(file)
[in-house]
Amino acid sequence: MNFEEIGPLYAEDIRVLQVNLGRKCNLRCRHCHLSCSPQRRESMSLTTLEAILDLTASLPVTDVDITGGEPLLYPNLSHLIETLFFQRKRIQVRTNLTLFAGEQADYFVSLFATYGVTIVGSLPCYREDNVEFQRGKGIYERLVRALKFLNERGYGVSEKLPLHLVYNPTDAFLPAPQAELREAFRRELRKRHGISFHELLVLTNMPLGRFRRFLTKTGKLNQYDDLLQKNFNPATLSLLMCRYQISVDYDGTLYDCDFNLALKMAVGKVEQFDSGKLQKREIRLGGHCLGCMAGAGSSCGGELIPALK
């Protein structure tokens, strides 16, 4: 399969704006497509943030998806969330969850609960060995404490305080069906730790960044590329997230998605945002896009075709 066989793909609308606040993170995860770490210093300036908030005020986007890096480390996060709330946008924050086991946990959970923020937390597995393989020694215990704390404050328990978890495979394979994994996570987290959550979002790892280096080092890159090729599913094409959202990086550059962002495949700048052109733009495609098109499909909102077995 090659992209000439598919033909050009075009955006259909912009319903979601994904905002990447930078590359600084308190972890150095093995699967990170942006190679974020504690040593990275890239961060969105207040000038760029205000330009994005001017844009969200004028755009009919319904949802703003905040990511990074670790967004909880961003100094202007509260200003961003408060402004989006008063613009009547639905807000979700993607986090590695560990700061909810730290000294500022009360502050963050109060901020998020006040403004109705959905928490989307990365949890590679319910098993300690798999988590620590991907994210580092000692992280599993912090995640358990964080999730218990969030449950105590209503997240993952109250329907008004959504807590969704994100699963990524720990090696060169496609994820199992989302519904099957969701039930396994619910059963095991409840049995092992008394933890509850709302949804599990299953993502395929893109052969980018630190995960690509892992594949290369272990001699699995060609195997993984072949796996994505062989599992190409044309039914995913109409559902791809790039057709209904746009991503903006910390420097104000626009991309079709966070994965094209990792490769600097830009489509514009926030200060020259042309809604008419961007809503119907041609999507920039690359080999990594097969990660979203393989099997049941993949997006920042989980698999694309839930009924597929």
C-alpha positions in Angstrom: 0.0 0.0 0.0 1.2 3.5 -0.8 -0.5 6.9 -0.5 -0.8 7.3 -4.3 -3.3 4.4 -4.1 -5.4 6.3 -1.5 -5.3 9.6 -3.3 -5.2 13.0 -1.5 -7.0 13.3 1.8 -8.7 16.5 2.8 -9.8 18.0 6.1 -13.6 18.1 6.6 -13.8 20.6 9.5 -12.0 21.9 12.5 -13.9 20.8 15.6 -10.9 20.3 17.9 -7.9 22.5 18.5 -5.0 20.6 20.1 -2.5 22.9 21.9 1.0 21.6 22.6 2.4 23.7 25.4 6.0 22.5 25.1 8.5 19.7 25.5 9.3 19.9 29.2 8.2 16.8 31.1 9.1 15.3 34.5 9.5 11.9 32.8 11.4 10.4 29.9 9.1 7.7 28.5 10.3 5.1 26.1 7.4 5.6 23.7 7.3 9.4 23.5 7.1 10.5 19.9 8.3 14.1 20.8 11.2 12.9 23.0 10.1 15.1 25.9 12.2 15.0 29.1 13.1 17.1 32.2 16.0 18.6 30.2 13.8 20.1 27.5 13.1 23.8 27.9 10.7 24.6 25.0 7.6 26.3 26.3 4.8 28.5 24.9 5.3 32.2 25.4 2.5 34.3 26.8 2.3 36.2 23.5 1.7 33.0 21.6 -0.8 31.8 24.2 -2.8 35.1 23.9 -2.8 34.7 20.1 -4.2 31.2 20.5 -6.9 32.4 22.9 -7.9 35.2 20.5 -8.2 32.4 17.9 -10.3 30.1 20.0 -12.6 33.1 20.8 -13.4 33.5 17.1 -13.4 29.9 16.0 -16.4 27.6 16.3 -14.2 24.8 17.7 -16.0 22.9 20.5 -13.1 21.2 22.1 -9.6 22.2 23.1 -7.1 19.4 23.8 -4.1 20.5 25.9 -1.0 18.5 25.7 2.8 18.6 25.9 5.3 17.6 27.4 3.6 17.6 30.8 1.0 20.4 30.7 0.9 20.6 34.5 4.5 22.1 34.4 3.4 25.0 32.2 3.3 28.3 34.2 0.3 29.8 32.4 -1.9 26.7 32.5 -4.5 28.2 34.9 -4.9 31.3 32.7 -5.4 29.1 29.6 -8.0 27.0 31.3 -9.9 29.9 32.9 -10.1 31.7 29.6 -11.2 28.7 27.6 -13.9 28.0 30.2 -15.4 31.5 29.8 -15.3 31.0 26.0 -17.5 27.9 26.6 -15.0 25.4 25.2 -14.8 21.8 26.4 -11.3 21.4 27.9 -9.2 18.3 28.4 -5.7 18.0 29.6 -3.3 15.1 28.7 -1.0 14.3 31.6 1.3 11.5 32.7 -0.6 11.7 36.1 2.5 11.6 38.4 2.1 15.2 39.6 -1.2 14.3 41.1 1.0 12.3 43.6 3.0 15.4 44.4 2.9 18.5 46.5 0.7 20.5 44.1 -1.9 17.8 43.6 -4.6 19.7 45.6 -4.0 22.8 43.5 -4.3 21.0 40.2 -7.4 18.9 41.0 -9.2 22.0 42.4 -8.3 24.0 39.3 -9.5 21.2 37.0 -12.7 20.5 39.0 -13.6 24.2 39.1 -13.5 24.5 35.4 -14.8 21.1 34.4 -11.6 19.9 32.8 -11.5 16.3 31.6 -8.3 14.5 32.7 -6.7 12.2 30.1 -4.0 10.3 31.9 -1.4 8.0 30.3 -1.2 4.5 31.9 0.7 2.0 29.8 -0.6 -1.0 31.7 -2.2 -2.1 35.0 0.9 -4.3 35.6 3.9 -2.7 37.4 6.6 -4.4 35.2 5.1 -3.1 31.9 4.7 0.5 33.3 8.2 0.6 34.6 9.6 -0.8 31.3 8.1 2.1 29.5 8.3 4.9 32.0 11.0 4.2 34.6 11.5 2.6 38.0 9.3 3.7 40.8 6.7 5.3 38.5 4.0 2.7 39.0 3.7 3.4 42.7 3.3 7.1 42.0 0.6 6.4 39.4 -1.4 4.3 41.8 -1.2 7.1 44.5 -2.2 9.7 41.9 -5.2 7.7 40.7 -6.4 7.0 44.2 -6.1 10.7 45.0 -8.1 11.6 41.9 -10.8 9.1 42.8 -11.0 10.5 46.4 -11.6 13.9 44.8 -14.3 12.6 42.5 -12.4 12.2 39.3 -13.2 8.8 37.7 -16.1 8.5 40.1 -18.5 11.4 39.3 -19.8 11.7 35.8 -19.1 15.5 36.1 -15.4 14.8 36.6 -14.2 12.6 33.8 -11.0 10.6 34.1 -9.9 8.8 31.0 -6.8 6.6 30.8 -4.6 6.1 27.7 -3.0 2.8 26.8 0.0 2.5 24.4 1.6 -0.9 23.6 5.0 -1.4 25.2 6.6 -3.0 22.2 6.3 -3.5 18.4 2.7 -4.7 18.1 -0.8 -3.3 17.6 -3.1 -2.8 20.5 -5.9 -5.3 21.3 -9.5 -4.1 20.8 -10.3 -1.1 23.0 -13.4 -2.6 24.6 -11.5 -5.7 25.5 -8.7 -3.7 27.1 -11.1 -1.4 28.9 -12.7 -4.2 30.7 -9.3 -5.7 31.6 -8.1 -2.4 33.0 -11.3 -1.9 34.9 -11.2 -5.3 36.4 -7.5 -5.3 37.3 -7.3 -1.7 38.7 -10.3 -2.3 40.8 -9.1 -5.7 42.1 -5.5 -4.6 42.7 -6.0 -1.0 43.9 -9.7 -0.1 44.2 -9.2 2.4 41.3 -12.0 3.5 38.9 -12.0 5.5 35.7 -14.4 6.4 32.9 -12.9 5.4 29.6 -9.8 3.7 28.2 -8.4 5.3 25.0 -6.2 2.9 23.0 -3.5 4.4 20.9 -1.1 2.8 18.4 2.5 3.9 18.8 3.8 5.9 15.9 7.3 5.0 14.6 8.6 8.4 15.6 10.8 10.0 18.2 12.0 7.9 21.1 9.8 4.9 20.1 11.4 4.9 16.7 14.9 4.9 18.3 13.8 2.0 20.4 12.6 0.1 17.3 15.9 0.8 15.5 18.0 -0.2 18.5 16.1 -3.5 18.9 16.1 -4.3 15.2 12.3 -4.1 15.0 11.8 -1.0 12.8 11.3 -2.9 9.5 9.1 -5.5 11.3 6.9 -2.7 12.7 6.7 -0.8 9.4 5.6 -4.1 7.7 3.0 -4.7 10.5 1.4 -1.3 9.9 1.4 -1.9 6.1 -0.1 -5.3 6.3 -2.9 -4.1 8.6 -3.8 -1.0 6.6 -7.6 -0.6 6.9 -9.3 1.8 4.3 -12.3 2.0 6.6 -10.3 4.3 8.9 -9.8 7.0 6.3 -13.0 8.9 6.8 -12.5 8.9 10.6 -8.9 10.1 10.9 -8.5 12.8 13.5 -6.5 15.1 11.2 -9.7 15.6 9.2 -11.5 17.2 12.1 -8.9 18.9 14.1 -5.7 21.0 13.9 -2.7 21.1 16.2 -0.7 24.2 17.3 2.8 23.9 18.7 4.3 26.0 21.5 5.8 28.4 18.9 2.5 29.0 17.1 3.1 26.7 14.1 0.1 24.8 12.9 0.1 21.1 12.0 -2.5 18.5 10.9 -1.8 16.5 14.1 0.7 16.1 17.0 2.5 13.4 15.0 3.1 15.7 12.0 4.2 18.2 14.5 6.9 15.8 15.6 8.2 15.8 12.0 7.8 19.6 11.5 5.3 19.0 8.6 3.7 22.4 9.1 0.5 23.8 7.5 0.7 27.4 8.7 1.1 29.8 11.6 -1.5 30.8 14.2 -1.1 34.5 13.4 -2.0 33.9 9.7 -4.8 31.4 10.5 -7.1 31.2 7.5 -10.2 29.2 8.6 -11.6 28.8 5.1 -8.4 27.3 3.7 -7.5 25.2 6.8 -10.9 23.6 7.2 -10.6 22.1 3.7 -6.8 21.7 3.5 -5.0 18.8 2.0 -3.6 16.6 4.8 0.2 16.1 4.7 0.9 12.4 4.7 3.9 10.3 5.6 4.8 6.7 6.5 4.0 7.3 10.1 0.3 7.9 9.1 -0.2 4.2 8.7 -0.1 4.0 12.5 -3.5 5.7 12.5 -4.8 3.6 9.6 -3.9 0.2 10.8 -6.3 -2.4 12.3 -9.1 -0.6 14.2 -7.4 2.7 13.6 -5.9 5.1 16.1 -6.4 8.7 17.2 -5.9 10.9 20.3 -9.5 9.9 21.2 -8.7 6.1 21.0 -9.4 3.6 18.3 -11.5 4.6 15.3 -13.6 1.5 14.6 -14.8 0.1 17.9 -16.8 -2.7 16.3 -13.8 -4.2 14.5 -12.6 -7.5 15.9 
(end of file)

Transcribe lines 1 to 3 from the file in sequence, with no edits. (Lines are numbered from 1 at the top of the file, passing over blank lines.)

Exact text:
[in-house]
Amino acid sequence: MNFEEIGPLYAEDIRVLQVNLGRKCNLRCRHCHLSCSPQRRESMSLTTLEAILDLTASLPVTDVDITGGEPLLYPNLSHLIETLFFQRKRIQVRTNLTLFAGEQADYFVSLFATYGVTIVGSLPCYREDNVEFQRGKGIYERLVRALKFLNERGYGVSEKLPLHLVYNPTDAFLPAPQAELREAFRRELRKRHGISFHELLVLTNMPLGRFRRFLTKTGKLNQYDDLLQKNFNPATLSLLMCRYQISVDYDGTLYDCDFNLALKMAVGKVEQFDSGKLQKREIRLGGHCLGCMAGAGSSCGGELIPALK
């Protein structure tokens, strides 16, 4: 399969704006497509943030998806969330969850609960060995404490305080069906730790960044590329997230998605945002896009075709 066989793909609308606040993170995860770490210093300036908030005020986007890096480390996060709330946008924050086991946990959970923020937390597995393989020694215990704390404050328990978890495979394979994994996570987290959550979002790892280096080092890159090729599913094409959202990086550059962002495949700048052109733009495609098109499909909102077995 090659992209000439598919033909050009075009955006259909912009319903979601994904905002990447930078590359600084308190972890150095093995699967990170942006190679974020504690040593990275890239961060969105207040000038760029205000330009994005001017844009969200004028755009009919319904949802703003905040990511990074670790967004909880961003100094202007509260200003961003408060402004989006008063613009009547639905807000979700993607986090590695560990700061909810730290000294500022009360502050963050109060901020998020006040403004109705959905928490989307990365949890590679319910098993300690798999988590620590991907994210580092000692992280599993912090995640358990964080999730218990969030449950105590209503997240993952109250329907008004959504807590969704994100699963990524720990090696060169496609994820199992989302519904099957969701039930396994619910059963095991409840049995092992008394933890509850709302949804599990299953993502395929893109052969980018630190995960690509892992594949290369272990001699699995060609195997993984072949796996994505062989599992190409044309039914995913109409559902791809790039057709209904746009991503903006910390420097104000626009991309079709966070994965094209990792490769600097830009489509514009926030200060020259042309809604008419961007809503119907041609999507920039690359080999990594097969990660979203393989099997049941993949997006920042989980698999694309839930009924597929």